05/27/2016 2:20PM

Hovdey: Whittingham's reach prominent in his race


A racing writer does not want to spend too much time wallowing in the past, or else readers might think that writer is stuck there and never gets out much anymore.

Then again, Memorial Day comes with a built-in obligation to gaze upon history with an eye toward those who died fighting for the United States of America. From Los Angeles National Cemetery in West L.A. to Arlington National in Washington, the weekend will be filled with a chorus of remembrance and loss, of sacrifice, duty, and honor.

Fifty years ago, the U.S. was deepening its military involvement in Vietnam. More than 6,000 American soldiers, sailors, airmen and Marines died in 1966 and will be among those memorialized this weekend.

Charlie Whittingham put in his time in uniform as a U.S. Marine (Second Division) and spent World War II fighting the Japanese in places like the Solomon Islands, among them Guadalcanal. In 1966 he was safely home, plying his trade as a Thoroughbred trainer and winning stakes races with horses named Saber Mountain, Title Game, Tumble Wind, and Drin.

Hollywood Park opened its turf course in 1967, and Whittingham was ready. Patriotic to a fault, the ex-Marine liked to celebrate Memorial Day by running a live one in the Hollywood Invitational Turf Handicap, as it used to be known during its early days. He would win it more often than not.

Whittingham won the race, which would eventually bear his name, in 1970 with Fiddle Isle and 1971 with Cougar II, then again in 1976 and 1978 with the brilliant Europeans Dahlia and Exceller. Exploded was a bit of a surprise for Whittingham in 1982, when he upset Lemhi Gold, but no one was shocked when he finished 1-2 in 1983 with Erins Isle and Exploded. Whittingham’s final victory in the Turf Handicap came in 1986 with Rivlia, a son of Dahlia.

On Sunday they will run the $200,000 Charles Whittingham Stakes at Santa Anita again at a mile and a quarter on firm turf. Whittingham died at age 86 in April of 1999 – 14 years before Hollywood Park gave up the ghost – but his DNA lingers in the game. Sunday’s field offers patented proof.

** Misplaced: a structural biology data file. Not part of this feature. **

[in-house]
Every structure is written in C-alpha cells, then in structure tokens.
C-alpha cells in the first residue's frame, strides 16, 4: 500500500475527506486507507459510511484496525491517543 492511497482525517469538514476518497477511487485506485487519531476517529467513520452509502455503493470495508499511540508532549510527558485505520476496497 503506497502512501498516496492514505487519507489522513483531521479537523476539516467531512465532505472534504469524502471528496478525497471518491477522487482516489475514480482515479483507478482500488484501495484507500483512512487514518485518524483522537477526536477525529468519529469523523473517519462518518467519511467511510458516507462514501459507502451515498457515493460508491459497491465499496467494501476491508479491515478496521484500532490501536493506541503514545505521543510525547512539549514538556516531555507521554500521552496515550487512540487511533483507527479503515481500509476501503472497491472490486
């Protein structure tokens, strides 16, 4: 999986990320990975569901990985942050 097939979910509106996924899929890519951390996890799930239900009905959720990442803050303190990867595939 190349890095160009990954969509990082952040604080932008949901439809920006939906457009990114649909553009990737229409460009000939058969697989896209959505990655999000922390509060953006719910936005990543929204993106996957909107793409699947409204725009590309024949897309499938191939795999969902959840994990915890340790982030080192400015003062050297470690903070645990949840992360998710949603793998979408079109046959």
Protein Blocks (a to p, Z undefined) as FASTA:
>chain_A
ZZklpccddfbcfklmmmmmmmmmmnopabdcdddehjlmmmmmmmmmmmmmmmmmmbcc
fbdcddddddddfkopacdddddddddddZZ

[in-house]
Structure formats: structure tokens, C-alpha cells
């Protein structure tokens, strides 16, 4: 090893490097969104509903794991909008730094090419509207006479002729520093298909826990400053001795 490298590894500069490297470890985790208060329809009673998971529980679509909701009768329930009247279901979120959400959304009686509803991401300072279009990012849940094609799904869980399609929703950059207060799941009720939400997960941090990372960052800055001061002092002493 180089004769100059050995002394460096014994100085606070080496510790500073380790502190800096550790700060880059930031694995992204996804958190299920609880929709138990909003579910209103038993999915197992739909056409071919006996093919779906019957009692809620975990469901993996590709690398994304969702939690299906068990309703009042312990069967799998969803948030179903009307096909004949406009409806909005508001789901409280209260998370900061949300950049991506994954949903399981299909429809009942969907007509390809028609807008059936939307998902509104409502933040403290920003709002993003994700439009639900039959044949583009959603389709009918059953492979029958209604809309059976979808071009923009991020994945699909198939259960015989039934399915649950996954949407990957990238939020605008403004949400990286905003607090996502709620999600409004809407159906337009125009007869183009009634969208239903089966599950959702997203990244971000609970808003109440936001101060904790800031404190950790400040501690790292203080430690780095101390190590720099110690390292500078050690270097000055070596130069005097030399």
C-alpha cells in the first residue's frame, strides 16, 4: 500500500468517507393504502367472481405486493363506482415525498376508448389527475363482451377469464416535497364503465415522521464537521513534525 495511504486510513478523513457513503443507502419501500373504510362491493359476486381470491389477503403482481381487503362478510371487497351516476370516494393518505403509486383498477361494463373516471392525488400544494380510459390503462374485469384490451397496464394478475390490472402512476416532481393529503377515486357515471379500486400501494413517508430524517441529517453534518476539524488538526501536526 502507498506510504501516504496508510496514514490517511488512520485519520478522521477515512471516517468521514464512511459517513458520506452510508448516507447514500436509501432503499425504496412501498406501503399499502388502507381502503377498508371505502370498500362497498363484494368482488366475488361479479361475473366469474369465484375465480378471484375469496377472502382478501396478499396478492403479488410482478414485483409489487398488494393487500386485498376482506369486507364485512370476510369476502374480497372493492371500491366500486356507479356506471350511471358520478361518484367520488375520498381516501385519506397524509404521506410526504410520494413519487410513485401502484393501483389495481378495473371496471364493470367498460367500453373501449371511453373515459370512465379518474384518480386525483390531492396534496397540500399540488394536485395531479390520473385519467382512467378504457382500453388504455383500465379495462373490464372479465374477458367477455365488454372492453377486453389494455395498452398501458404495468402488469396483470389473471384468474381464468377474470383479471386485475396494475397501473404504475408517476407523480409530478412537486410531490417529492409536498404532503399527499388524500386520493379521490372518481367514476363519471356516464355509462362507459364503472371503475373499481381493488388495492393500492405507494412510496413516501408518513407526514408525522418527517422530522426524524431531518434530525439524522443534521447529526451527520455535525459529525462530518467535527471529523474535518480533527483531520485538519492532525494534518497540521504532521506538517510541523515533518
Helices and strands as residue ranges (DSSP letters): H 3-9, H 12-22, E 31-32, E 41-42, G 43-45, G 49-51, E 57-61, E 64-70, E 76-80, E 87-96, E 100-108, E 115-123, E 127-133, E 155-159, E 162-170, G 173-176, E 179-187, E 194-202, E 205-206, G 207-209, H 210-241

Blingo, who breaks from the rail in the 10-furlong grass event, is owned by Ann and Jerry Moss, the same Ann and Jerry Moss who owned the tempestuous black horse Ruhlmann in the early 1990s. Ruhlmann had a taste for human flesh, but Whittingham was able to tame him long enough to win the 1990 Santa Anita Handicap, beating eventual Horse of the Year Criminal Type in the process.

Montego Bay will try to win the Whittingham for Neil Drysdale, who has won the race four times since it was renamed in Charlie’s honor. Drysdale was Whittingham’s top assistant from 1970 to 1974, a period during which the Whittingham stable dished out champions Ack Ack, Turkish Trousers, and Cougar II.

Finnegans Wake, one of the West’s top turf horses last year, will try to get back in gear in the Whittingham for trainer Peter Miller after his decent comeback effort in the one-mile Thunder Road. Miller has been on his own long enough to be on his own hook, but he never forgets the lessons he learned grooming and traveling with Whittingham horses in the 1980s.

Richard Mandella, who sends Bal a Bali in the Whittingham, never worked for Whittingham, but that does not mean he wasn’t paying attention. Mandella asked for and got the same Barn 4 at Santa Anita from which Whittingham sent forth such champions as Sunday Silence, Ferdinand, Perrault, and Flawlessly. He even keeps a piece of Whittingham equipment with the famous “CW” logo in the shed row as a talisman.

Then comes Ron McAnally, whose connection to Whittingham was to honor him as a friend and colleague and beat him as often as possible with horses like John Henry, Tight Spot, Bayakoa, and Paseana. John Henry won the Hollywood Turf Handicap three times, each time turning back the best Whittingham could throw.

On Sunday McAnally will try to win the 2016 Whittingham with Quick Casablanca, very much the in-form animal of the California grass division. Fans should enjoy the sight of mature Thoroughbreds running long on the turf while they can, since this will be the last stakes race for these horses beyond one mile until the Eddie Read at Del Mar on July 17. Grass racing will end at Santa Anita in mid-June, when the course will be replaced.

Quick Casablanca has no complaints. The Chilean son of the Smart Strike stallion Until Sundown was third in the 10-furlong San Marcos and second in the 12-furlong San Luis Rey before winning the 15-furlong San Juan Capistrano in his last start.

“That was one of the most satisfying wins I’ve ever experienced,” said Dan Landers, McAnally’s assistant trainer. “This horse has gotten good right now, and Ronnie knows how to keep him good. We’ve been looking forward to the Whittingham since that race.”

This is the same Quick Casablanca who finished a close third in the 2014 running of the Whittingham. Then he was only 6, so he should be aged just about right. Being 8 didn’t hurt John Henry one bit when he won the same race in 1984.